needs to have a constructor method.  A constructor gives you
         back not just a regular data type, but a brand-new object in
         that class.  This magic is taken care of by the bless()
         function, whose sole purpose is to enable its referent to be
         used as an object.  Remember: being an object really means
         nothing more than that methods may now be called against it.
         While a constructor may be named anything you'd like, most
         Perl programmers seem to like to call theirs new().
         However, new() is not a reserved word, and a class is under
         no obligation to supply such.  Some programmers have also
         been known to use a function with the same name as the class
         as the constructor.
         Object Representation
         By far the most common mechanism used in Perl to represent a
         Pascal record, a C struct, or a C++ class is an anonymous
         hash.  That's because a hash has an arbitrary number of data
         fields, each conveniently accessed by an arbitrary name of
         your own devising.
         If you were just doing a simple struct-like emulation, you
         would likely go about it something like this:
             $rec = {
                 name  => "Jason",
                 age   => 23,
                 peers => [ "Norbert", "Rhys", "Phineas"],
         If you felt like it, you could add a bit of visual
         distinction by up-casing the hash keys:
             $rec = {
                 NAME  => "Jason",
                 AGE   => 23,
                 PEERS => [ "Norbert", "Rhys", "Phineas"],
         And so you could get at `$rec->{NAME}' to find "Jason", or
         `@{ $rec->{PEERS} }' to get at "Norbert", "Rhys", and
         "Phineas".  (Have you ever noticed how many 23-year-old
         programmers seem to be named "Jason" these days? :-)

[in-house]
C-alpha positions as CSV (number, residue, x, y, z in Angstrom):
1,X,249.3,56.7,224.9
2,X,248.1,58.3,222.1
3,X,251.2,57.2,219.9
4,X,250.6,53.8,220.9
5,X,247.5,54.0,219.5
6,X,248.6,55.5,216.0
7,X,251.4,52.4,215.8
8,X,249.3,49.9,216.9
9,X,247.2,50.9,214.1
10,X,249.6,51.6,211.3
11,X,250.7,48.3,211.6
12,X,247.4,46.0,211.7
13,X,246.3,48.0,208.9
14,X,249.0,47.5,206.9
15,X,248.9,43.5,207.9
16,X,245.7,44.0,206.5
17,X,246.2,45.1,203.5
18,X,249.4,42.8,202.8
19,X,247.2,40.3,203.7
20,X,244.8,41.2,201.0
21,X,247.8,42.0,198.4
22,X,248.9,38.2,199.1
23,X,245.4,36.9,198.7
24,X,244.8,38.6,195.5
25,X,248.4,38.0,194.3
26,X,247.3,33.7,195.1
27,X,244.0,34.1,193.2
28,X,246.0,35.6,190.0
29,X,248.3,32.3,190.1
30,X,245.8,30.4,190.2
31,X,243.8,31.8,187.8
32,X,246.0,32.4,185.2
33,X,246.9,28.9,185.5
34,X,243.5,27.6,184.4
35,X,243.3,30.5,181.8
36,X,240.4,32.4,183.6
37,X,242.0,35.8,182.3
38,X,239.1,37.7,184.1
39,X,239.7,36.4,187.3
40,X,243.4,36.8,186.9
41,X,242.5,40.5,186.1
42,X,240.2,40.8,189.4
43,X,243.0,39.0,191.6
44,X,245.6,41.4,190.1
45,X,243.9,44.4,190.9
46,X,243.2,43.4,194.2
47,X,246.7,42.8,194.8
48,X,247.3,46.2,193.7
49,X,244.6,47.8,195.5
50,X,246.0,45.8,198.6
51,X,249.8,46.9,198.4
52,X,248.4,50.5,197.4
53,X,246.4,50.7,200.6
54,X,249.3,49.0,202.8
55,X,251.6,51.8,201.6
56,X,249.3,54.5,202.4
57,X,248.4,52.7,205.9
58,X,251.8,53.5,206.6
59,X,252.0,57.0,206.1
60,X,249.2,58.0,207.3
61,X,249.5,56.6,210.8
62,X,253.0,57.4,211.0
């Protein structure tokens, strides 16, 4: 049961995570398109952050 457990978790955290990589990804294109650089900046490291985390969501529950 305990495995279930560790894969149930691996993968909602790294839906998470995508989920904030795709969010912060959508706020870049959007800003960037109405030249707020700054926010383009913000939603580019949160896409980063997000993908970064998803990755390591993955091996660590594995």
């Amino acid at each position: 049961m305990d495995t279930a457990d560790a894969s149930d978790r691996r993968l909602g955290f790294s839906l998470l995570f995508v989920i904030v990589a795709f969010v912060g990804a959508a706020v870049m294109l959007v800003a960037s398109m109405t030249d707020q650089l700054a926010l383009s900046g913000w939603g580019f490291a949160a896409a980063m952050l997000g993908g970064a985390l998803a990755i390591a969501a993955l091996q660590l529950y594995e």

This same model is often used for classes, although it is
         not considered the pinnacle of programming propriety for
         folks from outside the class to come waltzing into an
         object, brazenly accessing its data members directly.
         Generally speaking, an object should be considered an opaque
         cookie that you use object methods to access.  Visually,
         methods look like you're dereffing a reference using a
         function name instead of brackets or braces.
         Class Interface
         Some languages provide a formal syntactic interface to a
         class's methods, but Perl does not.  It relies on you to
         read the documentation of each class.  If you try to call an
         undefined method on an object, Perl won't complain, but the
         program will trigger an exception while it's running.
         Likewise, if you call a method expecting a prime number as
         its argument with a non-prime one instead, you can't expect
         the compiler to catch this.  (Well, you can expect it all
         you like, but it's not going to happen.)
         Let's suppose you have a well-educated user of your Person
         class, someone who has read the docs that explain the
         prescribed interface.  Here's how they might use the Person
             use Person;
             $him = Person->new();
             $him->peers( "Norbert", "Rhys", "Phineas" );
             push @All_Recs, $him;  # save object in array for later
             printf "%s is %d years old.\n", $him->name, $him->age;
             print "His peers are: ", join(", ", $him->peers), "\n";
             printf "Last rec's name is %s\n", $All_Recs[-1]->name;
         As you can see, the user of the class doesn't know (or at
         least, has no business paying attention to the fact) that
         the object has one particular implementation or another.
         The interface to the class and its objects is exclusively
         via methods, and that's all the user of the class should
         ever play with.
         Constructors and Instance Methods
         Still, someone has to know what's in the object.  And that
         someone is the class.  It implements methods that the
         programmer uses to access the object.  Here's how to
         implement the Person class using the standard hash-ref-as-
         an-object idiom.  We'll make a class method called new() to
         act as the constructor, and three object methods called
         name(), age(), and peers() to get at per-object data hidden
         away in our anonymous hash.
             package Person;
             use strict;
             ## the object constructor (simplistic version)  ##
             sub new {
                 my $self  = {};
                 $self->{NAME}   = undef;
                 $self->{AGE}    = undef;
                 $self->{PEERS}  = [];
                 bless($self);           # but see below